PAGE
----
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    Sunday, October 17, 2004

    Calming the Savage Breast: Is it wrong for musicians to use beta-blockers?

    The little secret in the classical music world - dirty or not - is that the drugs have become nearly ubiquitous. So ubiquitous, in fact, that their use is starting to become a source of worry. Are the drugs a godsend or a crutch? Is there something artificial about the music they help produce? Isn't anxiety a natural part of performance? And could classical music someday join the Olympics and other athletic organizations in scandals involving performance-enhancing drugs?

    Goodness, there's nothing wrong with using a beta-blocker to quell stage-fright. If someone plays beautifully in the privacy of their own home, shouldn't they be able to share that beauty with the rest of the world, even if they are terribly shy? It isn't like taking steroids to grow stronger muscles. They don't even change one's mental state, the way valium does. All that beta-blockers do is prevent those fright/flight hormones of the sympathetic nervous system from working their mischief.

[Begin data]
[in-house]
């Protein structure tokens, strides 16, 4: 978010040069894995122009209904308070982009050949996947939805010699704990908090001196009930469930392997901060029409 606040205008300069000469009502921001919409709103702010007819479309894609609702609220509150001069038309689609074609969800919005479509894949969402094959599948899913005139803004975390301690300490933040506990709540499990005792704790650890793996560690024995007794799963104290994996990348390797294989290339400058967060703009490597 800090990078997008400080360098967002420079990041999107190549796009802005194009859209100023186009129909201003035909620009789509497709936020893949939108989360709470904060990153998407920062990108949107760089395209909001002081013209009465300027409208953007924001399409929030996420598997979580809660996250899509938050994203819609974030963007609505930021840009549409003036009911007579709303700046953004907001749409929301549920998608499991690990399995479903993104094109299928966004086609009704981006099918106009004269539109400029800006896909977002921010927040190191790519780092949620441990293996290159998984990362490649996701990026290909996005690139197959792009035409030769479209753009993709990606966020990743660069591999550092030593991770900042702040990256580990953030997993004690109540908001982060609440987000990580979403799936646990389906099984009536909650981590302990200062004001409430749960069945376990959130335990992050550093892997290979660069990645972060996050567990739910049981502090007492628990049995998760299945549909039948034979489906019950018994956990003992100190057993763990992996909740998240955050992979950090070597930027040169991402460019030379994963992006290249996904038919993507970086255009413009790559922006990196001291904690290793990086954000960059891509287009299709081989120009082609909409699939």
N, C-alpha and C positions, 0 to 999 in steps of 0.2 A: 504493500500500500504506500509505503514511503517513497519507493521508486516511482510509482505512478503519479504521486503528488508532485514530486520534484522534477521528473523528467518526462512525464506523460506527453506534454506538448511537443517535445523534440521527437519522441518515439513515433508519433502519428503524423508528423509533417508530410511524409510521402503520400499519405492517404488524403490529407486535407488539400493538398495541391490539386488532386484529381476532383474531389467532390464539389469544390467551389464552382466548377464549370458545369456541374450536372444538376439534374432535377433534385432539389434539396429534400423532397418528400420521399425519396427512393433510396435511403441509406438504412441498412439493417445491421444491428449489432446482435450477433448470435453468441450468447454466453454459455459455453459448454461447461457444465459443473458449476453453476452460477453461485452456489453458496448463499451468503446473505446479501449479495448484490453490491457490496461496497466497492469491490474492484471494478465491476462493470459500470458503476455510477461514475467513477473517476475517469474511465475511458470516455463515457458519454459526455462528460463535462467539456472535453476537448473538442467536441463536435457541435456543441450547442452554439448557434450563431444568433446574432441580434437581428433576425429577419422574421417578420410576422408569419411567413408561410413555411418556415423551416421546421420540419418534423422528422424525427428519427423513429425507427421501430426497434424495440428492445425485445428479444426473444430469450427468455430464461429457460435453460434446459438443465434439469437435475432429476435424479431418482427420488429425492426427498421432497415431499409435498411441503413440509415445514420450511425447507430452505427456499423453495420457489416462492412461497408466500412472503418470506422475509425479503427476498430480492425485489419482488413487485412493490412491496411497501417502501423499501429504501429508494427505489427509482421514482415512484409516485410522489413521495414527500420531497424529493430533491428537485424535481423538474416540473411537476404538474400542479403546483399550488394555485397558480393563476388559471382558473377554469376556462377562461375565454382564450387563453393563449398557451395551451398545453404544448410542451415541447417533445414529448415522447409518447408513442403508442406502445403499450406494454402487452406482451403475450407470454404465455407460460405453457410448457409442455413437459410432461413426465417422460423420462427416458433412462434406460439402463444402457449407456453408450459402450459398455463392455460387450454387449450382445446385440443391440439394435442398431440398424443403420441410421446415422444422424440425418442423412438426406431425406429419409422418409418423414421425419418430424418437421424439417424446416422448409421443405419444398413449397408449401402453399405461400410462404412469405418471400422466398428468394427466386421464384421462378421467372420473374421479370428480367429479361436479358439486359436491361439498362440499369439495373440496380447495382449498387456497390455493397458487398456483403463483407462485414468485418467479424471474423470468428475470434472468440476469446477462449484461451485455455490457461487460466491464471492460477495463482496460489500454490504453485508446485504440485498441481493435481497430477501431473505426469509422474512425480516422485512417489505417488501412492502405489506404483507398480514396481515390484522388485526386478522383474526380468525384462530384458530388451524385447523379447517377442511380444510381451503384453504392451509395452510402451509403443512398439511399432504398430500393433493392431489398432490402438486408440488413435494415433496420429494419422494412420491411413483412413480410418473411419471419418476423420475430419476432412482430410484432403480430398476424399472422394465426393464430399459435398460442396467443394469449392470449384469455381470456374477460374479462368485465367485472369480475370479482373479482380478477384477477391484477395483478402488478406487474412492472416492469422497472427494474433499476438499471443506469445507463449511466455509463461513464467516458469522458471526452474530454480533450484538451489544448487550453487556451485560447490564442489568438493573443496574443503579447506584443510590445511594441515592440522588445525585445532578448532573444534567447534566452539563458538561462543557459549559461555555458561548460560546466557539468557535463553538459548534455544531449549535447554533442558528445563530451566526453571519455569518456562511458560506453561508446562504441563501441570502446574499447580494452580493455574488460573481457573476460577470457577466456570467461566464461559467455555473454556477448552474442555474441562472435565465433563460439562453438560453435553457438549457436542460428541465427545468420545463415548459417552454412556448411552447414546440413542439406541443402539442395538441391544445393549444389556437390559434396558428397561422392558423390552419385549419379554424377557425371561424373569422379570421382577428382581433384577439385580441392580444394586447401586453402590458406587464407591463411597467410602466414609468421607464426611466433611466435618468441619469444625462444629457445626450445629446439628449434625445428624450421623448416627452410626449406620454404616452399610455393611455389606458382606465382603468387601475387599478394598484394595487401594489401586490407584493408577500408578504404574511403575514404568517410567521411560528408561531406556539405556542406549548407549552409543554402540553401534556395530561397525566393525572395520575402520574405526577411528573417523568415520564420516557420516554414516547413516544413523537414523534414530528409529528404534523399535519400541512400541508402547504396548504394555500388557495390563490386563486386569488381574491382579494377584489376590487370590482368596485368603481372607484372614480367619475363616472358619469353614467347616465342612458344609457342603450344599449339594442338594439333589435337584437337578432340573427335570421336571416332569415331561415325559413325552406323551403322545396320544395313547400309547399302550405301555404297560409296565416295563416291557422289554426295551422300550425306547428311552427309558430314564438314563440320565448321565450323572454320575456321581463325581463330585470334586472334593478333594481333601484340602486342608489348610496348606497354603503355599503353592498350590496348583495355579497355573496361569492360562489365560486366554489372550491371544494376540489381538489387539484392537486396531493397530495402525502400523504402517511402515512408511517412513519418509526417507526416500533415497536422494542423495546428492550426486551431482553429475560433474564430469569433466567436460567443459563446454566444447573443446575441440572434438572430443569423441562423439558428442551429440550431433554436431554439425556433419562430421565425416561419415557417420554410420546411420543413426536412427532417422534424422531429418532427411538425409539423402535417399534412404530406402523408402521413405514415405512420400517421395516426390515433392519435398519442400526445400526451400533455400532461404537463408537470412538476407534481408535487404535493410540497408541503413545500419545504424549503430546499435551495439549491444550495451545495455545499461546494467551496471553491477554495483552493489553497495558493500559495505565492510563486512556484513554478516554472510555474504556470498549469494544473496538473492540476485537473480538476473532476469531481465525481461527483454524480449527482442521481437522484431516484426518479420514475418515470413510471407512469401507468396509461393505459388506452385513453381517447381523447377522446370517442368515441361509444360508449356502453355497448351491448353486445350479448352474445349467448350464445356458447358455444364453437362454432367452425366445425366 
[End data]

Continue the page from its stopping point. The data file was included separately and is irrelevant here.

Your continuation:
And by the way, why was the music teacher fired for suggesting her nervous students ask their doctors about beta-blockers for performance anxiety? Public school teachers don't get fired for suggesting parents ask their kids' doctors about Ritalin. And taking a beta-blocker an hour or two before a performance is much more benign than taking an amphetamine every day.

    UPDATE: Another point of view:

    Think carefully about your comments regarding how benign you think it is to offer beta blockers for school-age musicians. Is giving a beta blocker to a music student prior to an audition or a competition that much different from giving athletes performance-enhancing drugs? Beta blockers may be more benign pharmacologically than anabolic steroids, but the message is the same. Should we be giving young people the message that drugs are the answer? As far as teachers being fired for suggesting Ritalin, I think some of them should!

    I agree I wouldn't recommend beta-blockers for children, but the teacher in the article was a college teacher. And I have to respectfully disagree about the difference between steroids and beta-blockers. Steroids enhance the performance no matter where it's done. They alter the natural ability to perform. Beta-blockers don't. They only allow a performer to overcome stage fright, letting their true talent shine.

    posted by Sydney on 10/17/2004 09:28:00 PM 0 comments


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